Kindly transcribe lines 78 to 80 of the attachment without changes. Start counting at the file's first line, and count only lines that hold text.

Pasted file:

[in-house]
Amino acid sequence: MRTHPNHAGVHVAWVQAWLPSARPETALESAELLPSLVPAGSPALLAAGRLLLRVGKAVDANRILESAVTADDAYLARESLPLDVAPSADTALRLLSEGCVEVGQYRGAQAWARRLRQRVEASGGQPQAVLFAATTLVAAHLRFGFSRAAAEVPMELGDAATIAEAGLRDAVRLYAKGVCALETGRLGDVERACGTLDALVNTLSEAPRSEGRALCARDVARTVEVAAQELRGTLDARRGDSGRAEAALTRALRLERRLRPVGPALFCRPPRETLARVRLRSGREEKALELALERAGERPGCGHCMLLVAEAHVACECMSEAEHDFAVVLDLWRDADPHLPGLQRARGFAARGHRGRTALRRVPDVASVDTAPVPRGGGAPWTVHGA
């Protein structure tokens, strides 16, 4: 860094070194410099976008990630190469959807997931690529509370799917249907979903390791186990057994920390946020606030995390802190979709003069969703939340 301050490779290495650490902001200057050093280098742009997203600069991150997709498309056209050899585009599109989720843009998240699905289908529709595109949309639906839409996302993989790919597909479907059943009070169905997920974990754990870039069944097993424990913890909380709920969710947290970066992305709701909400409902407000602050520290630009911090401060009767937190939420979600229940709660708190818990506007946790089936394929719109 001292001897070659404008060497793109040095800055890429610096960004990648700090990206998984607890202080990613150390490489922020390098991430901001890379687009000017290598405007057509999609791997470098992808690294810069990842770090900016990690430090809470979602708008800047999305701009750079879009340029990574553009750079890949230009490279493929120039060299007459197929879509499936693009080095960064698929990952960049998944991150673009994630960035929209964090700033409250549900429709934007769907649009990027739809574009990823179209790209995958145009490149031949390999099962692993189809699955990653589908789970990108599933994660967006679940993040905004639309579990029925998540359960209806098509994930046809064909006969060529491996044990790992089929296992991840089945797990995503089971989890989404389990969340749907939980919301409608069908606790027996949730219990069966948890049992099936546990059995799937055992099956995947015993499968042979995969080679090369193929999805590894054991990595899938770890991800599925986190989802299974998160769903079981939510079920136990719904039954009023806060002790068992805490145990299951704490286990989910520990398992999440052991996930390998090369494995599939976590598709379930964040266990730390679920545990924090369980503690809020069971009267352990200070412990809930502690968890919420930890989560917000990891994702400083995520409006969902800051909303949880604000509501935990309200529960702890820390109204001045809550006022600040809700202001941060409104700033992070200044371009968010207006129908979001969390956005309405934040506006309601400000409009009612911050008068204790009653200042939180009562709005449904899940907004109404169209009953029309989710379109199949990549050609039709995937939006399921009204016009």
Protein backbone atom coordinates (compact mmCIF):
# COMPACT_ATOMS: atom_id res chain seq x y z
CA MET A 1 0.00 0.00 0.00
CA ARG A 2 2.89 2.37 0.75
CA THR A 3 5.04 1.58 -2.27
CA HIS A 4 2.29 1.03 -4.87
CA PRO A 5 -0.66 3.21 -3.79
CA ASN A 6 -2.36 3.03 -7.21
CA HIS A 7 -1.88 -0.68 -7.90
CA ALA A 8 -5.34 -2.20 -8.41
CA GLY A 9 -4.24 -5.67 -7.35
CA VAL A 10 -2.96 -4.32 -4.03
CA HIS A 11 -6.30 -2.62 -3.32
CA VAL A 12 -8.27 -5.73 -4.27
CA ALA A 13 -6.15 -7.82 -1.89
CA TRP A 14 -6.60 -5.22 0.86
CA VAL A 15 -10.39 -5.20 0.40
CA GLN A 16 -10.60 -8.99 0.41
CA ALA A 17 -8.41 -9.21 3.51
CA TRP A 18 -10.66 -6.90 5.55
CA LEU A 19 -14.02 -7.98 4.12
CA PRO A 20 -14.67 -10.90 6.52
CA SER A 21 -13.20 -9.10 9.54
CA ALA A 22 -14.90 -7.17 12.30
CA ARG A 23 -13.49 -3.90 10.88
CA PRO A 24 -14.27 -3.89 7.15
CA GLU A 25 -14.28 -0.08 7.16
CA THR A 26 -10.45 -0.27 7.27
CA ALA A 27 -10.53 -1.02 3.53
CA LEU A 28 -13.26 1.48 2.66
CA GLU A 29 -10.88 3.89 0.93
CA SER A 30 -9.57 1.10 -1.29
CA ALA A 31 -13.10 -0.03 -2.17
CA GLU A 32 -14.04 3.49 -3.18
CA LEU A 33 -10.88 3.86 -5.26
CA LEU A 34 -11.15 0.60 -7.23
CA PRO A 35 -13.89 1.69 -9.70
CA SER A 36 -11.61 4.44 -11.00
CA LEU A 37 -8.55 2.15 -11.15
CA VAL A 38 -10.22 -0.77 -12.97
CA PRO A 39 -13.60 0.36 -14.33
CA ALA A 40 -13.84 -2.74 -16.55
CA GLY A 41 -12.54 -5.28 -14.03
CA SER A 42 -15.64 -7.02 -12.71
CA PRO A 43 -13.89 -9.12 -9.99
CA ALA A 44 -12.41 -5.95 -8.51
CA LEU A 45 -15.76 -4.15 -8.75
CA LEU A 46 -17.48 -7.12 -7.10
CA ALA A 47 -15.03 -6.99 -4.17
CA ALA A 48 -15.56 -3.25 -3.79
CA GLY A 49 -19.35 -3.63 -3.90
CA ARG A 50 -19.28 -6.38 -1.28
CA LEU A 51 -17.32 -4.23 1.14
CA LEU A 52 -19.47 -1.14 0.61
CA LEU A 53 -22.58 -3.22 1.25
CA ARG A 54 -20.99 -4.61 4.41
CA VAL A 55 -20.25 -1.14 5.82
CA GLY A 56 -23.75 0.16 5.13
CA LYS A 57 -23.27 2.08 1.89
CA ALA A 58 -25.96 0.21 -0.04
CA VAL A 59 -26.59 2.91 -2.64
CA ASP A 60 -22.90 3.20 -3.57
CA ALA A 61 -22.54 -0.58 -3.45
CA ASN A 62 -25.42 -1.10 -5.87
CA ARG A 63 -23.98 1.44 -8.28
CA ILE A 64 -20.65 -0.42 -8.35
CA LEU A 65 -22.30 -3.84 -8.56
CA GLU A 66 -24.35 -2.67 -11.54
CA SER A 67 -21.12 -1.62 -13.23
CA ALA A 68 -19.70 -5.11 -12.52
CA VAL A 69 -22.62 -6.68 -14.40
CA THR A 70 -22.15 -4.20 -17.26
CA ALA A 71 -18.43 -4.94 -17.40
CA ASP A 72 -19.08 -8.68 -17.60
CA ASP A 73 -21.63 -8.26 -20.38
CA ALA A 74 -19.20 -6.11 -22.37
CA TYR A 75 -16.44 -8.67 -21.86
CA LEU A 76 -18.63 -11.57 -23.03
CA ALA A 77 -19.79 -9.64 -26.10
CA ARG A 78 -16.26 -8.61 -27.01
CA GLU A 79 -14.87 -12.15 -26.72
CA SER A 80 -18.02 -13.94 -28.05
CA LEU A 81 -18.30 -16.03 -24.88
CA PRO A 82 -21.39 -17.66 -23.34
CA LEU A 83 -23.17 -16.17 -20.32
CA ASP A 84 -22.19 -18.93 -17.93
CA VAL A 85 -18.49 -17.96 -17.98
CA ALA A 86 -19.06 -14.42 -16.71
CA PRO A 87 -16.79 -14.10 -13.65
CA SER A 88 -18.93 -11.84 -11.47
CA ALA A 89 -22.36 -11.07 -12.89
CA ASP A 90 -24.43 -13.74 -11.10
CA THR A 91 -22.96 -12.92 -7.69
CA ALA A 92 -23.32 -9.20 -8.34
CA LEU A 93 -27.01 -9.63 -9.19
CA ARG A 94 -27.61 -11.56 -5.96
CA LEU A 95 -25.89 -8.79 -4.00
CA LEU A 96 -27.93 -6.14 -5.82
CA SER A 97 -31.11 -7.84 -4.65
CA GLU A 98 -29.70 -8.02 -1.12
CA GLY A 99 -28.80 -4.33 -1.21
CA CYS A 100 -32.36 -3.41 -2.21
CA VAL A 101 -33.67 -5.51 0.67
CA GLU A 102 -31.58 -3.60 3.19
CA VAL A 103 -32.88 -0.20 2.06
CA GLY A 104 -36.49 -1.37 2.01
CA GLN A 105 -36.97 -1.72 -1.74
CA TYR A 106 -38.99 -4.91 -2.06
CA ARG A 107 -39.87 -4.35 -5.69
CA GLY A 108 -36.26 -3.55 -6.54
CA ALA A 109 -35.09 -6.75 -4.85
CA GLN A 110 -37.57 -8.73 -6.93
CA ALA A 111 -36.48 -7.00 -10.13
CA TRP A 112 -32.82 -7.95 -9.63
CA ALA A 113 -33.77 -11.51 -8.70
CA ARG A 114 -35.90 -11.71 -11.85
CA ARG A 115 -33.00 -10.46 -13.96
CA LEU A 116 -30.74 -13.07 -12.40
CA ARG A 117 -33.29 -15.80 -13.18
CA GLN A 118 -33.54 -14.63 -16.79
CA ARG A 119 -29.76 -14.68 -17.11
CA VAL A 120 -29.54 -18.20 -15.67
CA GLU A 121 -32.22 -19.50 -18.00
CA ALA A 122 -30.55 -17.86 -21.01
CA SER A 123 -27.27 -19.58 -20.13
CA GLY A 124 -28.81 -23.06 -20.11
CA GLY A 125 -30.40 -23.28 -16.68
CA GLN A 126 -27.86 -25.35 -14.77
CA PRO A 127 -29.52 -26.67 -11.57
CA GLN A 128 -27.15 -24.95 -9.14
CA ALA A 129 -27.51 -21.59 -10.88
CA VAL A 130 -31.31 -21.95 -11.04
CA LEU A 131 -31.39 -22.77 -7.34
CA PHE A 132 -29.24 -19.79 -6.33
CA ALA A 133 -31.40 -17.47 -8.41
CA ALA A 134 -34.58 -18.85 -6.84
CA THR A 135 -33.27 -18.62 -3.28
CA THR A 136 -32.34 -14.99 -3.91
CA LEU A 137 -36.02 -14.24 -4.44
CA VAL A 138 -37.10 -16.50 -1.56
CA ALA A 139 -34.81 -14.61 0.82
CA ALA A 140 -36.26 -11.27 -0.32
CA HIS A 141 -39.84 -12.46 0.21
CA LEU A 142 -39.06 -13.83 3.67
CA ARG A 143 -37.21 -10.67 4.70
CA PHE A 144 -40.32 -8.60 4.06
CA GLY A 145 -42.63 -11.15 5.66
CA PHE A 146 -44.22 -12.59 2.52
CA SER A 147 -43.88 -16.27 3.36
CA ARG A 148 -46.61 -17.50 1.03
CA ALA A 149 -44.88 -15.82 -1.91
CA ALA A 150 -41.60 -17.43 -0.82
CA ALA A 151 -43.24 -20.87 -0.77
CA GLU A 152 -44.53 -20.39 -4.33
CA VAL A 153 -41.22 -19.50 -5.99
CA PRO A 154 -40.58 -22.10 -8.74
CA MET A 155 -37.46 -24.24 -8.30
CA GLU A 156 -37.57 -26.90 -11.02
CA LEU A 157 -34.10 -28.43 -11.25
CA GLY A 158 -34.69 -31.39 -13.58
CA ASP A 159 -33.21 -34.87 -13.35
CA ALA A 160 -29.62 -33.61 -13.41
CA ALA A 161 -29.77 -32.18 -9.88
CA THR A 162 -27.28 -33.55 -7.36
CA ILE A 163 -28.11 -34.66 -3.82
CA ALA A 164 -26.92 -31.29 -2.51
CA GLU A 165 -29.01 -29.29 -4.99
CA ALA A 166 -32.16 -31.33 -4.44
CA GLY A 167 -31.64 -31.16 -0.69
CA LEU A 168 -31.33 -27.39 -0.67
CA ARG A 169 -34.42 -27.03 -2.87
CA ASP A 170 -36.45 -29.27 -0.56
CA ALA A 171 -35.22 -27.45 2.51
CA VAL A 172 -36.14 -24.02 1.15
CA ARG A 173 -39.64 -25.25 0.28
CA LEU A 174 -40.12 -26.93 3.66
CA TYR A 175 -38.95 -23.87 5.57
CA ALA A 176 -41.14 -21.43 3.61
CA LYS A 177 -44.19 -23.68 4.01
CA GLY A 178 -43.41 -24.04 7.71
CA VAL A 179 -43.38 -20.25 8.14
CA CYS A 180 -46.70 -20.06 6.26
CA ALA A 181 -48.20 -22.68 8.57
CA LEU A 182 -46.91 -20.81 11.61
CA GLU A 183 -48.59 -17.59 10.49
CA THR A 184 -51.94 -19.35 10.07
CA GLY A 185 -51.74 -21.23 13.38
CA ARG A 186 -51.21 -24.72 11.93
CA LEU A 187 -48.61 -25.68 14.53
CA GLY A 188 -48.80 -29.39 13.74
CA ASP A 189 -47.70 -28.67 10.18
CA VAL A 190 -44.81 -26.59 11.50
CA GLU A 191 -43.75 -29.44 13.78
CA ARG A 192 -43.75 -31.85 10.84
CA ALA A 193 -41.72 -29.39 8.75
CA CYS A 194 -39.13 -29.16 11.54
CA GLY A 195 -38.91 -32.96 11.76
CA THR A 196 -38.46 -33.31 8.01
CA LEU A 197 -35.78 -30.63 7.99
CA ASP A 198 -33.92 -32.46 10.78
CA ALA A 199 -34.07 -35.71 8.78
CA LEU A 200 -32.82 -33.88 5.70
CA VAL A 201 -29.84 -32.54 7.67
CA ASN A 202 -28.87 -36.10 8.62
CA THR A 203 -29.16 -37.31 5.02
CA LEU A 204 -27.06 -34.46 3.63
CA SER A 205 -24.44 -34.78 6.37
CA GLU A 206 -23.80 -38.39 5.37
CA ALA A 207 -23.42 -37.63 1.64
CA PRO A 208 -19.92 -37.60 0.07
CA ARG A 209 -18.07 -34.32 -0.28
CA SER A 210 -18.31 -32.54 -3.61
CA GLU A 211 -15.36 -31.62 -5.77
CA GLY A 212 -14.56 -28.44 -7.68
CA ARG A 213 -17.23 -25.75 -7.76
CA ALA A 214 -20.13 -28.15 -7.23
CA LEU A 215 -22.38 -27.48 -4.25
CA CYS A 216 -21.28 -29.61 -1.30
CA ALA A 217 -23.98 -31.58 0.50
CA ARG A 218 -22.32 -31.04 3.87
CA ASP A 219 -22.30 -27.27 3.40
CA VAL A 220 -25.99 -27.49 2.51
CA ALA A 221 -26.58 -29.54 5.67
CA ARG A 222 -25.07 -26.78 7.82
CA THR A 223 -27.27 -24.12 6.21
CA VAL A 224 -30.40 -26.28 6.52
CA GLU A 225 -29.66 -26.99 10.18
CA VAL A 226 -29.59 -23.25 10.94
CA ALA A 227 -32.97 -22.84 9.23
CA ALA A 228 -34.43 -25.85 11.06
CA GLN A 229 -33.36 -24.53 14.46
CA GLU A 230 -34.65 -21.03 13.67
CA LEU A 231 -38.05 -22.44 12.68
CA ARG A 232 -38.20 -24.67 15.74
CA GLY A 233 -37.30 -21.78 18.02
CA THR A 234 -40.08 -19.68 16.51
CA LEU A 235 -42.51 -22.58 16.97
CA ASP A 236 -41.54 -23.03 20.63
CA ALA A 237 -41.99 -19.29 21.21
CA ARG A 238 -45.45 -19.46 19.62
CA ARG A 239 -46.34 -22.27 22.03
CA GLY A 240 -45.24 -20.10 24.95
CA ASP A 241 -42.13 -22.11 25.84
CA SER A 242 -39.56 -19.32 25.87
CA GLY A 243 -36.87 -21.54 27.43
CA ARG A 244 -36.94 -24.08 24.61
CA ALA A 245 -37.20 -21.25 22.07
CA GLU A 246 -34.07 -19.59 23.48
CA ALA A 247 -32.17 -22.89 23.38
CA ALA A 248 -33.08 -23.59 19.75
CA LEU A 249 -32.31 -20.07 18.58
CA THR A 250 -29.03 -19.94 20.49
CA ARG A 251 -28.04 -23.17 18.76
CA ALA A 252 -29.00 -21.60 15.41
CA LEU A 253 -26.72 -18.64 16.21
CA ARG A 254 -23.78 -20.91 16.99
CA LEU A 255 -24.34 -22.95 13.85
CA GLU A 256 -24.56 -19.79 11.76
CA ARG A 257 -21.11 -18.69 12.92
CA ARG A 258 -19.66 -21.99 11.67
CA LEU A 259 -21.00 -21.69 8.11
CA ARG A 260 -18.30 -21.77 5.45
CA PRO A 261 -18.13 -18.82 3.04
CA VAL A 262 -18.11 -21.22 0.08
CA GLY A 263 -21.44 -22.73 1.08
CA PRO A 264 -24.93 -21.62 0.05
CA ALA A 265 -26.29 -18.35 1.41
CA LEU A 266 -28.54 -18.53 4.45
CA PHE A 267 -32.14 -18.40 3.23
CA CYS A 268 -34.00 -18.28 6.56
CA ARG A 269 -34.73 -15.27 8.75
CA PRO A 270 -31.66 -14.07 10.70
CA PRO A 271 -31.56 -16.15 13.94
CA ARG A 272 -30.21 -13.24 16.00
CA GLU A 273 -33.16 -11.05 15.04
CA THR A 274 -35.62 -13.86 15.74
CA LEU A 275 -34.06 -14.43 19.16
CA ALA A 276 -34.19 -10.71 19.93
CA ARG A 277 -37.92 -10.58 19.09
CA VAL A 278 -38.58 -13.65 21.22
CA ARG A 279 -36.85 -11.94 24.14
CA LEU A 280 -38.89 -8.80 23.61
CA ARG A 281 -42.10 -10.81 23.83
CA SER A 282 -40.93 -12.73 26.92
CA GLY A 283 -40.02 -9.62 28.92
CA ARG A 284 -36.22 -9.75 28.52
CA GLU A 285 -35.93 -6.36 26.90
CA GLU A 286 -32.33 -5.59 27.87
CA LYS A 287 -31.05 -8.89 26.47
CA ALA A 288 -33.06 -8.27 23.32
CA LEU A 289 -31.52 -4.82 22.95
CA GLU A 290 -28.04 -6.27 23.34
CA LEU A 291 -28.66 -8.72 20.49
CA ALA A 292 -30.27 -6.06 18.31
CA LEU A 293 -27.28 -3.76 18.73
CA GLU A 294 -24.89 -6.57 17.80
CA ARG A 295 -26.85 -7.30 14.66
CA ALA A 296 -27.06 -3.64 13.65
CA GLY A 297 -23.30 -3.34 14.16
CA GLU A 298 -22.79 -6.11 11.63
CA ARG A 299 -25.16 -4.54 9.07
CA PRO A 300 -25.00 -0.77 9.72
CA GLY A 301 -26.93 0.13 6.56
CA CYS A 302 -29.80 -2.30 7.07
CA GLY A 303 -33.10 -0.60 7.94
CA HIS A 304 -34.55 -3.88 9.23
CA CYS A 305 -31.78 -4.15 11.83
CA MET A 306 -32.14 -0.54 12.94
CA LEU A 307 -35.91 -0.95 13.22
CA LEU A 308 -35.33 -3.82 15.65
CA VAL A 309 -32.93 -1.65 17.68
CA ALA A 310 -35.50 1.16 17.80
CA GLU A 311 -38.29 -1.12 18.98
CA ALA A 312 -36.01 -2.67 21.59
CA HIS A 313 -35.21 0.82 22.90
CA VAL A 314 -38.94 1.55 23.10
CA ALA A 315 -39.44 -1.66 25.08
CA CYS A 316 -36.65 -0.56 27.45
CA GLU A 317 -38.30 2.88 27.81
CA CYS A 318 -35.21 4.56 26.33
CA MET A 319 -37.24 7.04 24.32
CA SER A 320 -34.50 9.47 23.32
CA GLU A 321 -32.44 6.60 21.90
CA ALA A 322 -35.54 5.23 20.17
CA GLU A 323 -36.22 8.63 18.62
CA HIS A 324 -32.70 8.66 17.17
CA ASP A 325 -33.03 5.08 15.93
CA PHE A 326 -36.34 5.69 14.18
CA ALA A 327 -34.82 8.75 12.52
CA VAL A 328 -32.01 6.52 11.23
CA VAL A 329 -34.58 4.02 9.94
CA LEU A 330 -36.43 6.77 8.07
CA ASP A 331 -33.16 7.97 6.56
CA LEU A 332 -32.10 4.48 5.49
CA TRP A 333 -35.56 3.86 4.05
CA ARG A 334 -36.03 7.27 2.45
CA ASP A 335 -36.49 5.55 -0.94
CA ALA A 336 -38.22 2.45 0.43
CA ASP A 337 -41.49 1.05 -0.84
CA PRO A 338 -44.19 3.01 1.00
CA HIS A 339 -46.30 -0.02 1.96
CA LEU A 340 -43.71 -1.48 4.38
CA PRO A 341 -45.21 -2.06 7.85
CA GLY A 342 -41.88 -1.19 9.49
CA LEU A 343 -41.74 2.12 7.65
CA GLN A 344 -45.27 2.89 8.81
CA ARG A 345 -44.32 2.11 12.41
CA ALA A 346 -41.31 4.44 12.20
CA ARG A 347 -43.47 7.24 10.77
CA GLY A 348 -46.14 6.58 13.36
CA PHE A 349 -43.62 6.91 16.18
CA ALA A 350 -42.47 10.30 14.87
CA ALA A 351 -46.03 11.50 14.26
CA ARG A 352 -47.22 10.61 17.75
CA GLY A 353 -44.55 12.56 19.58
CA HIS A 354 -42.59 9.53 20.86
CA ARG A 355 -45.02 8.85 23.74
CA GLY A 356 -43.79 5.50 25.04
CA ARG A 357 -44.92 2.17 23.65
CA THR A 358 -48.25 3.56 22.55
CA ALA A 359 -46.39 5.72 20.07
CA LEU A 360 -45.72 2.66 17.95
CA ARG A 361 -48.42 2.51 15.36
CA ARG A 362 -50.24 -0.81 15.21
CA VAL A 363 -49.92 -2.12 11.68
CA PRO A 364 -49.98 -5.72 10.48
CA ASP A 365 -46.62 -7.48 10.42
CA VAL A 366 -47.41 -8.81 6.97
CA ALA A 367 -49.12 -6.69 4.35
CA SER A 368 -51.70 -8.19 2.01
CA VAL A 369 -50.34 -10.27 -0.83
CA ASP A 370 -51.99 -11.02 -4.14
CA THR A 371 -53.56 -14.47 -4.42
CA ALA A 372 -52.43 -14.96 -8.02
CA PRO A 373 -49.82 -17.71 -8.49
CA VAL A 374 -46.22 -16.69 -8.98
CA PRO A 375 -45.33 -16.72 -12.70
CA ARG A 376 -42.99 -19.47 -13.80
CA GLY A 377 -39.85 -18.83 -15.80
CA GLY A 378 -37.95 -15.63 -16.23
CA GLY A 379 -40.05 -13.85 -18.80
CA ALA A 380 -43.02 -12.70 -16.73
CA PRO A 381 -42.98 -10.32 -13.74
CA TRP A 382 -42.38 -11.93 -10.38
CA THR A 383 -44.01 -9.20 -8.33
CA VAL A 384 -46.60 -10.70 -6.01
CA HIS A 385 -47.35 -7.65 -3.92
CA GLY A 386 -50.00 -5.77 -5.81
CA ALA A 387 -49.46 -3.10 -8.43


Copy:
CA ASP A 73 -21.63 -8.26 -20.38
CA ALA A 74 -19.20 -6.11 -22.37
CA TYR A 75 -16.44 -8.67 -21.86